The Court also noted that a “fixing rod” could still be present in a one-piece device, given its structure as disclosed and claimed in the patent. The Court then confirmed that a “fixing rod” must both include a “rod” and must “fix”.
The case was quashed and returned to the district court to adopt an interpretation of the claim consistent with the court’s directions, but not excluding a single-component mouthpiece.
The review can be found here.
By Nika Aldrich
ALSO THIS WEEK
Roche Diagnostics Corporation v. Meso Scale Diagnostics, LLC, Appeal No. 2021-1609, -1633 (Fed. Cir. April 8, 2022)
In an appeal of a district court ruling, the Court dealt with a licensing dispute in a lengthy opinion covering numerous legal and factual issues. Roche filed for a declaratory judgment for non-infringement of patents, rights which Meso claimed to hold via an exclusive license. Meso filed a counterclaim for infringement. The jury found that Meso had an exclusive license to the claimed patent claims and that Roche directly infringed one claim, induced infringement of three claims, and did so willfully. The district court granted Roche’s judgment as a question of law on will, denied Meso’s motions to increase damages, and granted Roche’s request for a finding of non-infringement on three additional patents , as they were mandatory counterclaims which Meso did not bring. in his counterclaim. Since there was insufficient reason to overturn the district court’s finding that the patents at issue fell within the scope of the rights granted exclusively to Meso, the Federal Circuit upheld direct infringement. On the induced offense, the Federal Circuit reversed the district court on the intent and inducing acts prongs. The Federal Circuit agreed with Roche that because the intent standard for induced infringement is similar to the intent standard for willpower and augmented damages, the same facts that led to JMOL on will and the denial of increased damages should have led to JMOL on induced infringement. The Federal Circuit also agreed that although the induced acts of infringement occurred during the six-year window preceding the suit, because the acts which induced the acts of infringement occurred before the six-year window , the induced acts component was not completed. Since the Federal Circuit reversed an induced infringement, it set aside for a new trial for damages. The Federal Circuit also overturned the finding of non-infringement on the three additional patents, agreeing with Meso that a mandatory but unprosecuted counterclaim is barred in subsequent actions, but not in a pending action. The Federal Circuit did not address whether Roche’s complaint was too generic to trigger the mandatory counterclaim rule, reserving that decision for any district court called to hear Meso’s subsequent patent infringement action. additional. In his dissent, Justice Newman argued that Roche cannot infringe the patents it holds and, detailing the complicated history of the patents at issue, that Roche had held the patents since 2007.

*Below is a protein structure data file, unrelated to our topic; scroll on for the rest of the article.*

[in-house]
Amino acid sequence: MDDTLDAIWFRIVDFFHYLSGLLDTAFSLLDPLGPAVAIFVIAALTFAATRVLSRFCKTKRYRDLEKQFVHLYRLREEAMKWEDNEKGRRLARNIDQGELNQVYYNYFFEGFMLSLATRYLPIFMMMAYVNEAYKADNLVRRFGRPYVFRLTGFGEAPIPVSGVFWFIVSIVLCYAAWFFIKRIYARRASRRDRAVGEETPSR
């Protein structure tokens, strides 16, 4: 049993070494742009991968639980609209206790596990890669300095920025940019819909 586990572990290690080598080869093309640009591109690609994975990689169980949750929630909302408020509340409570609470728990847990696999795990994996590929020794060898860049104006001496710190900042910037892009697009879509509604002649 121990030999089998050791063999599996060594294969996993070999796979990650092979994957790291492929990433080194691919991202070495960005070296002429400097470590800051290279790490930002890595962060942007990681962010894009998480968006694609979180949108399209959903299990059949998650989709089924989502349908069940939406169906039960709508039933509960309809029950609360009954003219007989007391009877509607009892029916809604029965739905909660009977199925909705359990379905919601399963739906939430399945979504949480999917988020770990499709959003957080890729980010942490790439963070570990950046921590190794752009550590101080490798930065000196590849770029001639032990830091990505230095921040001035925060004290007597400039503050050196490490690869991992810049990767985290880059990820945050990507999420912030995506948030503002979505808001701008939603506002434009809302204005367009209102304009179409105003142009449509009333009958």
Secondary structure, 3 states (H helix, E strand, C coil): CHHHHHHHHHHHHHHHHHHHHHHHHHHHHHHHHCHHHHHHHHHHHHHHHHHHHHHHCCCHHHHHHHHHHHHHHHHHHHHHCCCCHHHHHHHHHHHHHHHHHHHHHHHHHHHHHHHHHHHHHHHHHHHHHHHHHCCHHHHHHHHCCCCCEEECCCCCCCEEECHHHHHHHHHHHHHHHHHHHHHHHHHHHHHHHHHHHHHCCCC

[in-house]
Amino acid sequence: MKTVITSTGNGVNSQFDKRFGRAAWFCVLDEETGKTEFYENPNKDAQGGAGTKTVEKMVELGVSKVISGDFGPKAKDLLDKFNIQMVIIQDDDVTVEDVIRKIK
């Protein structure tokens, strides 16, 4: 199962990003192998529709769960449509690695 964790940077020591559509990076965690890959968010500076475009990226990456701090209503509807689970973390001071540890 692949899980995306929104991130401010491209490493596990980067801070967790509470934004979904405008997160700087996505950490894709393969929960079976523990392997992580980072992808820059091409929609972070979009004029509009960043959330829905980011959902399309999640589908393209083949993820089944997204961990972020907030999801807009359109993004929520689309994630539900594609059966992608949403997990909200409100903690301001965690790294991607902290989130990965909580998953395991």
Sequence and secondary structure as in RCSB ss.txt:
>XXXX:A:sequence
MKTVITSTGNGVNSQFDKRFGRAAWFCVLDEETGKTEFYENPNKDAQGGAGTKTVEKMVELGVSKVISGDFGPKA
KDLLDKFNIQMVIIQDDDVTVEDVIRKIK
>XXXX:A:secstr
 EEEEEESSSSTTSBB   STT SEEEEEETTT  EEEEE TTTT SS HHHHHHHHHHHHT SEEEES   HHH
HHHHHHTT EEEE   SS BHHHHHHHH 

The review can be found here.
By Tyler Hall